<Review by: Sailesh Ghelani>

Directed by Simon Curtis. Starring Hugh Bonneville, Samantha Bond, Laura Carmichael, Jim Carter, Raquel Cassidy, Jonathan Coy, Brendan Coyle, Hugh Dancy, Michelle Dockery, Kevin Doyle, Michael Fox, Joanne Froggatt, Robert James-Collier, Harry Hadden-Paton, Laura Haddock, Sue Johnston, Allen Leech, Phyllis Logan, Elizabeth McGovern, Sophie McShera, Tuppence Middleton, Lesley Nicol, Douglas Reith, Maggie Smith, Imelda Staunton, Dominic West, Penelope Wilton

Fans of the series couldn’t get enough of it, hence the two movies that followed. But A New Era certainly denotes the end of an era for this beloved franchise.

Kevin Doyle as Mr. Molesley and Michelle Dockery as Lady Mary

Creator of the show Julian Fellowes struck gold with this labour of love because he made it beautifully, with loveable characters, charming settings and dramatic stories that always tugged at your heart and made you root for the good guys. Also, the upstairs-downstairs of Downton portrayed a real contrast between the haves and have nots but showed us that there wasn’t much difference between the two at the end of the day. They both needed each other to survive.

In A New Era, the Dowager Countess Violet (Maggie Smith) inherits a villa in the South of France left to her by an old flame she knew but for a week in her married youth. The family (and friends) must travel there to see the existing owners – the wife and son – to ensure a smooth transition of the villa to the heir the Countess has decided to bequeath it to.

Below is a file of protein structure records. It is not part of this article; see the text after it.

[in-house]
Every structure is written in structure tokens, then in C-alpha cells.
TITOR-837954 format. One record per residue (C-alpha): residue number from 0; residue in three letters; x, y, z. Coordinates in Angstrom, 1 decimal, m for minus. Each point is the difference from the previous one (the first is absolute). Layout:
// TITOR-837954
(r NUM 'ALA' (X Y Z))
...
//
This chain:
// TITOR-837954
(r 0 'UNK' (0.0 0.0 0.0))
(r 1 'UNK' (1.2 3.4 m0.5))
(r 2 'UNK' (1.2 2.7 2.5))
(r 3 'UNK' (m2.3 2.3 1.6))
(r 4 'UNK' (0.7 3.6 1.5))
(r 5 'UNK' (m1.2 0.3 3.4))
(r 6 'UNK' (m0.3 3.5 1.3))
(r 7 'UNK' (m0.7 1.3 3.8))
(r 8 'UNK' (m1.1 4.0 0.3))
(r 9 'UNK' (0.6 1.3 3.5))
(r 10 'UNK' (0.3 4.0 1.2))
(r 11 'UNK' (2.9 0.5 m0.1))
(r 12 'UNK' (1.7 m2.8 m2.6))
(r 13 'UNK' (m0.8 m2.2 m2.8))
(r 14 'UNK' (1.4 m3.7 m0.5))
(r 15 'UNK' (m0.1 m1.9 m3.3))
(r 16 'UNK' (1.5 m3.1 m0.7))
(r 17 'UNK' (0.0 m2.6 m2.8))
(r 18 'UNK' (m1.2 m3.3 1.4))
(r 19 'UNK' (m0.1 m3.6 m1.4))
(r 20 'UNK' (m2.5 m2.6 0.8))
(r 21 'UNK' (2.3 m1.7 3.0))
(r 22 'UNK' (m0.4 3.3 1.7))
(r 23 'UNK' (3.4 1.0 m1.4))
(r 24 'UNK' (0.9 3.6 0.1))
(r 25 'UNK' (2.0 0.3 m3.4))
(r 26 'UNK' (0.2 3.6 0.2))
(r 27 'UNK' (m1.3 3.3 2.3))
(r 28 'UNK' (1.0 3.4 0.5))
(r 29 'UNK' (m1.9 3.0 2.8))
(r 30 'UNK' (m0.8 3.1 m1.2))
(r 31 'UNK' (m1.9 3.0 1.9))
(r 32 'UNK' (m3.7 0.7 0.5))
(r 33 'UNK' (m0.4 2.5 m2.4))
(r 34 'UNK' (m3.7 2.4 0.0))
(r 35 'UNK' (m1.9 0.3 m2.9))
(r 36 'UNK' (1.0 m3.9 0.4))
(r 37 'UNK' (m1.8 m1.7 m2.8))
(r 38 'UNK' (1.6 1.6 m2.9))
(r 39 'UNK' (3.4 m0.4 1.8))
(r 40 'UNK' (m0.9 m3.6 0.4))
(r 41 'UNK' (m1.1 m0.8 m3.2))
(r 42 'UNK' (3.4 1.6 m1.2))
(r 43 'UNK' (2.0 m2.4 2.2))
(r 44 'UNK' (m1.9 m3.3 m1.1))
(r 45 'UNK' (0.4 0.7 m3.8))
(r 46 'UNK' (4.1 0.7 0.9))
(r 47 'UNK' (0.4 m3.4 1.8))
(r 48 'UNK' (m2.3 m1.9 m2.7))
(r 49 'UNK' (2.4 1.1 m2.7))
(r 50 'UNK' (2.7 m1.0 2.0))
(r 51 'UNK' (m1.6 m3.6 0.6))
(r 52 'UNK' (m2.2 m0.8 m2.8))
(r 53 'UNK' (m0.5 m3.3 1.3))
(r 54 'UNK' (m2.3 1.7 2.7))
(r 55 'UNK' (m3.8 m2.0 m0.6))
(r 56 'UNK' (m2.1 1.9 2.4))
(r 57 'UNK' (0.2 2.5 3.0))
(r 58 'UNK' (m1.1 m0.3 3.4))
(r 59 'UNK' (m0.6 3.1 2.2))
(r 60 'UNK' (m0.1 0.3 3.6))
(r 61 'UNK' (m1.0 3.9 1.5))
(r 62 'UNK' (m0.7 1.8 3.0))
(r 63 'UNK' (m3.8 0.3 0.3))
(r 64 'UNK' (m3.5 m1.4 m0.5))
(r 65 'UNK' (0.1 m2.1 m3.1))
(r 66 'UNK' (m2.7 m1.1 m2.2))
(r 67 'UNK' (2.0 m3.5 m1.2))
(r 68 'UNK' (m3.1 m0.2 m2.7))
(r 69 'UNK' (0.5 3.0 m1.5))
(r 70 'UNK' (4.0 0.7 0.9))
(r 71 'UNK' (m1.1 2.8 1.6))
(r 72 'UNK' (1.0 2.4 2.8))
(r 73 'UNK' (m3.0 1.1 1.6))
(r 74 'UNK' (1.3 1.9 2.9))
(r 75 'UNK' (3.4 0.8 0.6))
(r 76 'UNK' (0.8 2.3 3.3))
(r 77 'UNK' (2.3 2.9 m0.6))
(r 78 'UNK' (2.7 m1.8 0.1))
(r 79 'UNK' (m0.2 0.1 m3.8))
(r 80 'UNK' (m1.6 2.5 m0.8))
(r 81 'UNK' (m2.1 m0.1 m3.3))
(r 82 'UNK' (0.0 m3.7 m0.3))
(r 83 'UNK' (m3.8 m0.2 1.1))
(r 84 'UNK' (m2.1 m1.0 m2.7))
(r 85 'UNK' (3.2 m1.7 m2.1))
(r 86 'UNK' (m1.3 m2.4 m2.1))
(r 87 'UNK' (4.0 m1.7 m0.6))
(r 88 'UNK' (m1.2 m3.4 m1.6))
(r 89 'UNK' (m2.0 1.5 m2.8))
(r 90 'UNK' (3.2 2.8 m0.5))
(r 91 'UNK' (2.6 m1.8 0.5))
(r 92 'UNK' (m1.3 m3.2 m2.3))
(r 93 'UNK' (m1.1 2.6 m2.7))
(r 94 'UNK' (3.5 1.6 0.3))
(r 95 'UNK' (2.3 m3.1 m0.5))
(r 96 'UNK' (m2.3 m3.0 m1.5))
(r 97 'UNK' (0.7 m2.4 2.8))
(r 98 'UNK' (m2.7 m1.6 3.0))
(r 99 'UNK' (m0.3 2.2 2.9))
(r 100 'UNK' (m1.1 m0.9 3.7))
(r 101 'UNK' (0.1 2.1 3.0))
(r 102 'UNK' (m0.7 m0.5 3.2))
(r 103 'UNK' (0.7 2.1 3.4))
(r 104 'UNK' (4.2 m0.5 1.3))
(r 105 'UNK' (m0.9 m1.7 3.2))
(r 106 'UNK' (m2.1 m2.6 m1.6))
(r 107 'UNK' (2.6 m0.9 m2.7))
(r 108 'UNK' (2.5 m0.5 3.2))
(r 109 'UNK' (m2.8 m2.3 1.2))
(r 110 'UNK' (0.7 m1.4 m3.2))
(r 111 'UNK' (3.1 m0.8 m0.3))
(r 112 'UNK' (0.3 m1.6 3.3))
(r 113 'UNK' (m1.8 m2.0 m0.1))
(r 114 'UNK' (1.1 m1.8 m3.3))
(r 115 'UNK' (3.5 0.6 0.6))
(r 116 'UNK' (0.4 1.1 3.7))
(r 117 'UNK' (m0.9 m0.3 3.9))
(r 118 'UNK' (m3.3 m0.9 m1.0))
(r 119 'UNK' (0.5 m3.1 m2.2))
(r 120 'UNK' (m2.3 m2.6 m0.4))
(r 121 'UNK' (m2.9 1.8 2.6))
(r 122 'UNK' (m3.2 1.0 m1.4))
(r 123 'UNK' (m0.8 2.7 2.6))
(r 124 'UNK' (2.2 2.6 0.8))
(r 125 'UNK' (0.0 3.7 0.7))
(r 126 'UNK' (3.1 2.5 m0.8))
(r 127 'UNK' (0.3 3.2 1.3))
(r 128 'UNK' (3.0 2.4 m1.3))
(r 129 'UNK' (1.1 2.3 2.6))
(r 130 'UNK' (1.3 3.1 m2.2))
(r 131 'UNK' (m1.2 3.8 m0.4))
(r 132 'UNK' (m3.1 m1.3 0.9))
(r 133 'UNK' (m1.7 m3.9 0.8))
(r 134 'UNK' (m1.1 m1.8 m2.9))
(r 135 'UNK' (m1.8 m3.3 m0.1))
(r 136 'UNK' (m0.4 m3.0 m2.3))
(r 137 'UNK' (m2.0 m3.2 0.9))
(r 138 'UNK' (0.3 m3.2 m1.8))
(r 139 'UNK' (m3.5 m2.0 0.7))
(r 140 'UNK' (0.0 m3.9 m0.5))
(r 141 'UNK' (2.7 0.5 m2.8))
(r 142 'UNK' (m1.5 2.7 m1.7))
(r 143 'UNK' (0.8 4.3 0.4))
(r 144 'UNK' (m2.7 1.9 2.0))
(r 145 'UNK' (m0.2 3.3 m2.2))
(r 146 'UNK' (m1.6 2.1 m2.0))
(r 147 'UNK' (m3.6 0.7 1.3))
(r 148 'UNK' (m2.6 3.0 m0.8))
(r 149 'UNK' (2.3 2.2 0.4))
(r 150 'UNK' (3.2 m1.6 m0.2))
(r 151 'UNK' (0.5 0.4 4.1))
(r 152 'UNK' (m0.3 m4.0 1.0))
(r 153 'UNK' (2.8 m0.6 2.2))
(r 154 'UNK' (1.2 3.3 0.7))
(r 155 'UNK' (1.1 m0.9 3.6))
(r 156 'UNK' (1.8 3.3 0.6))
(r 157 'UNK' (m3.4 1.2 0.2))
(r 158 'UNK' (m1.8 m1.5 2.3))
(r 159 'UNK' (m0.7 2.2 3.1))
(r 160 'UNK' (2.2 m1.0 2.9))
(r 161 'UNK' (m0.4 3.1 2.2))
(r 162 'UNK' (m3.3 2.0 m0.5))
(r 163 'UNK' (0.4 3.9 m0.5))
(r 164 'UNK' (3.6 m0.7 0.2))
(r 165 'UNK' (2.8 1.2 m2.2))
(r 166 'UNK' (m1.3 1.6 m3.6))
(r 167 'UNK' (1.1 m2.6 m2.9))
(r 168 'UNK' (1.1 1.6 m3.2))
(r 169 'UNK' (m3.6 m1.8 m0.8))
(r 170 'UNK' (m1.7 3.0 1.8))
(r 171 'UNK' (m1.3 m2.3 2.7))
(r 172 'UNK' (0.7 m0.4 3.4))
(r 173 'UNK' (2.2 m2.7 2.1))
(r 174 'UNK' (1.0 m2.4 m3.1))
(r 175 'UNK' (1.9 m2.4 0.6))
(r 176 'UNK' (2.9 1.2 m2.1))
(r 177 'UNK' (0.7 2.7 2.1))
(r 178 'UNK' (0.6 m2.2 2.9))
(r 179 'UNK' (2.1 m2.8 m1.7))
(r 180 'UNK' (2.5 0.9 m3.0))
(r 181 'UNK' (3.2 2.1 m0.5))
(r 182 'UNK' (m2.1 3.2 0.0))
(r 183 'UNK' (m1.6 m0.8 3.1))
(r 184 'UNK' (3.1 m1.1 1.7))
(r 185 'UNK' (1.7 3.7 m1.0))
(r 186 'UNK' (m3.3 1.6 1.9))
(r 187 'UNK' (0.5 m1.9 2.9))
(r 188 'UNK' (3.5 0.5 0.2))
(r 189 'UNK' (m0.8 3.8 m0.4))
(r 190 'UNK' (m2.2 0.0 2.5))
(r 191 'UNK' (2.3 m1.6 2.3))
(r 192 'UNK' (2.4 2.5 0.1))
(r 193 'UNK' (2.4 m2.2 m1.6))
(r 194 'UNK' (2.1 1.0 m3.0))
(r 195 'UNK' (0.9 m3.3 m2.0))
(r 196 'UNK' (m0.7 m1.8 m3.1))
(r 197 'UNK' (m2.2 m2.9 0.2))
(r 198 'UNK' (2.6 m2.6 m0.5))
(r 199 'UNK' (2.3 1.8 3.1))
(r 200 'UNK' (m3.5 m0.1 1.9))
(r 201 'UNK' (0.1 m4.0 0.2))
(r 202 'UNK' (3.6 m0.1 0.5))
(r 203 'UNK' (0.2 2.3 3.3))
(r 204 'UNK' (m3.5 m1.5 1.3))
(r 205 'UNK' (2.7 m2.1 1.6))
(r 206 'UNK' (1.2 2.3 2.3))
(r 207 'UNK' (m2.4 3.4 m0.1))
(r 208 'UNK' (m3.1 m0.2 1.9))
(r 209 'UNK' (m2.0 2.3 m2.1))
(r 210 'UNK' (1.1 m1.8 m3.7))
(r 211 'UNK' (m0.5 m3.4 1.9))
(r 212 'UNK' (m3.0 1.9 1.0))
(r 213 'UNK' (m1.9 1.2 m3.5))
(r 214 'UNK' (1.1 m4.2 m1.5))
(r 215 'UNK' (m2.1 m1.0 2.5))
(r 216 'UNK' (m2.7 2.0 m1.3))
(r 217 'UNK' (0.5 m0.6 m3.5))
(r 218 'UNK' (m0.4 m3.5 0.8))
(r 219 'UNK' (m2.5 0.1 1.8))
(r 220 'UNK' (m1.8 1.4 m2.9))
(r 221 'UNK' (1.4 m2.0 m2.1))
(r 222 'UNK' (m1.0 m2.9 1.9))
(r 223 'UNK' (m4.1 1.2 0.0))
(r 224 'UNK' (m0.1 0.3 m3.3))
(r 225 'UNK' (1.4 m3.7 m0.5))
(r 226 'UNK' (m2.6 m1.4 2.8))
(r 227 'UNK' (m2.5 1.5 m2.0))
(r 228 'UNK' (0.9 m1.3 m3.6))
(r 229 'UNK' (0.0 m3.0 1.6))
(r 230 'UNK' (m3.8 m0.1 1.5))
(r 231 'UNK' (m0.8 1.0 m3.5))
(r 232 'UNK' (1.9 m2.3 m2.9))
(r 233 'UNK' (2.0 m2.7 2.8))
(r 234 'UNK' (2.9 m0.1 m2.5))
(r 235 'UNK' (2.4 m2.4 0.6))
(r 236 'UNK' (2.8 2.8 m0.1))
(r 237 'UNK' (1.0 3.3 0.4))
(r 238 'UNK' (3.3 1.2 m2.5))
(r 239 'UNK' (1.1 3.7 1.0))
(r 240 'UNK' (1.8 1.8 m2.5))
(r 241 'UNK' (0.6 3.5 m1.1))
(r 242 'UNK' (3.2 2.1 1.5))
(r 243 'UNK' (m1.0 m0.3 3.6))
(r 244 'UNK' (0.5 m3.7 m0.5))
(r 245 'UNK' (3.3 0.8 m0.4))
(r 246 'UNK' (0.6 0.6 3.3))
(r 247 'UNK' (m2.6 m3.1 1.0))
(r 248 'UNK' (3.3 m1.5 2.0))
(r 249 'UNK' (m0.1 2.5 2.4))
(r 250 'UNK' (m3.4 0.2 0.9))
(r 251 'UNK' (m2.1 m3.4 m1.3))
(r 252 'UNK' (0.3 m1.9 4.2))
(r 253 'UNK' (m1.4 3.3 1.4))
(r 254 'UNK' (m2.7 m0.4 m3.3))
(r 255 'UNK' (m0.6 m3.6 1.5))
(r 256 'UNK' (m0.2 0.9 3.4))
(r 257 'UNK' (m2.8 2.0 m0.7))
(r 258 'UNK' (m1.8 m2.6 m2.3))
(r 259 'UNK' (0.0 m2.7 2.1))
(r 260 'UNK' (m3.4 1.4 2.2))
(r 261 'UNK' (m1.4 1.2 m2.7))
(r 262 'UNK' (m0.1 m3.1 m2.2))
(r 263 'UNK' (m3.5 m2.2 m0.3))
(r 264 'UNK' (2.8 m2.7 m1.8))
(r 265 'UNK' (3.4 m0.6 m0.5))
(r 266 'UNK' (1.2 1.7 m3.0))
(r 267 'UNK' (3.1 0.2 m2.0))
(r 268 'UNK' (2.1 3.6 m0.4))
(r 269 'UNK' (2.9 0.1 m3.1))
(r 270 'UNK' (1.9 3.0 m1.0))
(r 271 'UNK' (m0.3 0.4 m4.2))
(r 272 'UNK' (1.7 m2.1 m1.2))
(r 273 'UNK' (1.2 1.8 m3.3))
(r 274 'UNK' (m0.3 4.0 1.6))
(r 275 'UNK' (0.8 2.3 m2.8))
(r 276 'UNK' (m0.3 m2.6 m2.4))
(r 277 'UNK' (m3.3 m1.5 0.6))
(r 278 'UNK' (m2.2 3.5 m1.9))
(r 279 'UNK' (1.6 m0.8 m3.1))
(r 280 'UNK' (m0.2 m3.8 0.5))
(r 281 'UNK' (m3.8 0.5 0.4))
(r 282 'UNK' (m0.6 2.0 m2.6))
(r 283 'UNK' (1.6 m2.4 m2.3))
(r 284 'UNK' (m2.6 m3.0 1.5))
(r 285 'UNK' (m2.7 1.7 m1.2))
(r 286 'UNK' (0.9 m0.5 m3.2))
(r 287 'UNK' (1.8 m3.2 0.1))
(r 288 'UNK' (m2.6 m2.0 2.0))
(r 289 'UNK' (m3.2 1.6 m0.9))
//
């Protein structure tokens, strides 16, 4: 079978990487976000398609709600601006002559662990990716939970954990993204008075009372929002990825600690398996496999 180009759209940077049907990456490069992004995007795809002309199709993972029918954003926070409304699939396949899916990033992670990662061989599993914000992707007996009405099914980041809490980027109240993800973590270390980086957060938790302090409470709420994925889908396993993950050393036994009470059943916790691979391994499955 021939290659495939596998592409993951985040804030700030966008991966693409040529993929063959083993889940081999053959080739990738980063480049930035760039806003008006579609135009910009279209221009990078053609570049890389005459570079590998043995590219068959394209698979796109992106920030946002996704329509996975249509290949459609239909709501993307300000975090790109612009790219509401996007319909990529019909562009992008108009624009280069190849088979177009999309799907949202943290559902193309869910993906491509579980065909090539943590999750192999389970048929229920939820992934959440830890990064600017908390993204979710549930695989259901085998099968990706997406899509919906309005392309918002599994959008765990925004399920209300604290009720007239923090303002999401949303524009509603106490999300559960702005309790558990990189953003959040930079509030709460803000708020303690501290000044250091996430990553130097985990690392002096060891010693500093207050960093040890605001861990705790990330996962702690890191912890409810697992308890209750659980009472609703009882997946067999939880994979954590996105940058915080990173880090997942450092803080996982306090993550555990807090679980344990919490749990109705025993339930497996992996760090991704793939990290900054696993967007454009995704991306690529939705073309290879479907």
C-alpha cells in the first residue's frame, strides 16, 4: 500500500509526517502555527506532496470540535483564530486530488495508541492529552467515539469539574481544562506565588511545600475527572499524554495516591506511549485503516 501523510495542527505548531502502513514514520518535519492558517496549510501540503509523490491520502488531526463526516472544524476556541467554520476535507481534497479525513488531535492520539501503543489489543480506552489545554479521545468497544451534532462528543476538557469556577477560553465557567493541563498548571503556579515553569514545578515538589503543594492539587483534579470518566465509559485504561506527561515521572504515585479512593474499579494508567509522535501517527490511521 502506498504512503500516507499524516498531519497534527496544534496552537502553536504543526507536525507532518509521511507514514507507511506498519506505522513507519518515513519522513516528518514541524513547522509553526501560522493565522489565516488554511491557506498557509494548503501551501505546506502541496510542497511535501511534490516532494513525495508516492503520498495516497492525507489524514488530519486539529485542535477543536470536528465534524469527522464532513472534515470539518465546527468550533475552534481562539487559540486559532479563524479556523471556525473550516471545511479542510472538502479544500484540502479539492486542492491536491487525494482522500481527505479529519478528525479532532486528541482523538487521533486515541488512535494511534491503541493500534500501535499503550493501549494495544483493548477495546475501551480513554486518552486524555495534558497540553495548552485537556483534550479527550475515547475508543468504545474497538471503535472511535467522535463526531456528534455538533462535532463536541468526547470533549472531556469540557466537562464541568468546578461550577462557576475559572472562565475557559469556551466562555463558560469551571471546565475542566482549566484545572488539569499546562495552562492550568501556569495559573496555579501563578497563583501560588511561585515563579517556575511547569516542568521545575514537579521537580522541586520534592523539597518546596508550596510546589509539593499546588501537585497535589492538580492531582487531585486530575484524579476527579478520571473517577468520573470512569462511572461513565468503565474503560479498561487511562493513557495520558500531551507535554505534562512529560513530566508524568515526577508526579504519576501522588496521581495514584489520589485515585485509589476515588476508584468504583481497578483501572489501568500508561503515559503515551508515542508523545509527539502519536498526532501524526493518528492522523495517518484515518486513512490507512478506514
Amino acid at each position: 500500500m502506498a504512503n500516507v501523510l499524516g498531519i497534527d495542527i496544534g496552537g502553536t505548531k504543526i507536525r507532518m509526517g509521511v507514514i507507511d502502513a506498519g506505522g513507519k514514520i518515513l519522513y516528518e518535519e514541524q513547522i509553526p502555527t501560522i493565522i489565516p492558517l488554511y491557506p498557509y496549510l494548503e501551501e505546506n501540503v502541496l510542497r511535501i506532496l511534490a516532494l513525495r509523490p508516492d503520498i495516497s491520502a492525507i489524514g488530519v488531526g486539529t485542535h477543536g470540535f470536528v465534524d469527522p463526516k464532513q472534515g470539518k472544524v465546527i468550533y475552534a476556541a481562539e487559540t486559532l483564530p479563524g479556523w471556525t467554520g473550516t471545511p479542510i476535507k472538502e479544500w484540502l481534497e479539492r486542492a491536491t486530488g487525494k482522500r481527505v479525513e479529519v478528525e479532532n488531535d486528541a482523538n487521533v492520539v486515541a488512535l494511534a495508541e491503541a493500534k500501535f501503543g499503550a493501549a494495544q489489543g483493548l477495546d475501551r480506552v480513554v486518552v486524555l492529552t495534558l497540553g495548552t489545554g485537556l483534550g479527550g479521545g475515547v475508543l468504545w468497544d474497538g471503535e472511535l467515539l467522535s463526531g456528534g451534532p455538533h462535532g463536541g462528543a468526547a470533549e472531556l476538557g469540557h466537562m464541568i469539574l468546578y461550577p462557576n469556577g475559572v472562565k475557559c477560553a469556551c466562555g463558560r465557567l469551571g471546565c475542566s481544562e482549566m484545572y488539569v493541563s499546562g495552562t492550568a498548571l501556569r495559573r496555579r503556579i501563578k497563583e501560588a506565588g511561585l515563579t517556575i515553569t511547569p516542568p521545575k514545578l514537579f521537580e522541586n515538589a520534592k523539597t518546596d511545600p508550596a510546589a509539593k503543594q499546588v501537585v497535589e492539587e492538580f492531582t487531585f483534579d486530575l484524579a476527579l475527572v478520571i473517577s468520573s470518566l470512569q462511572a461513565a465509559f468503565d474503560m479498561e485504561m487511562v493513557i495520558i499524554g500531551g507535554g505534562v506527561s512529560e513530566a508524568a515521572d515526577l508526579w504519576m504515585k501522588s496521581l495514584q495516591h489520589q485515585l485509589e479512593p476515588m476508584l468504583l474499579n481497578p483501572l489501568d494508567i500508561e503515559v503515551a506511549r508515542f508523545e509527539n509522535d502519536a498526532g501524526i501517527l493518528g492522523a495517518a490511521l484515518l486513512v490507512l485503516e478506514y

Downton Abbey goes to the South of France

In the meantime, Downton Abbey becomes the scene of production of one of the last silent films of the era, complete with glamorous actors and a dashing director who of course makes a beeline for Mary (Michelle Dockery), whose husband is away and nowhere to be seen in the film.

Everyone is happy, some have challenges to overcome – which they obviously do – some relationships evolve and some characters make a timely exit (I would not say).

It isn’t as moving or dramatic as the previous movie, but loose ends are tied up, some characters get their happy endings and of course the viewer is treated to this warm cup of tea for the soul.

Sophie McShera as Daisy and Lesley Nicol as Mrs. Patmore in DOWNTON ABBEY: A New Era

I was a bit sad that the relationship between Barrow (Robert James-Collier) and his new love interest wasn’t a bit deeper and more intimate like the previous film’s love angle, but then I guess the time period wouldn’t allow for that. Just happy he finds someone.

Hugh Bonneville as Lord Grantham, Elizabeth McGovern as Cora Grantham and Laura Carmichael as Lady Edith Hexham in DOWNTON ABBEY: A New Era

Say goodbye to Downton Abbey, with the knowledge that they saved it from the new age while also moving with the times.


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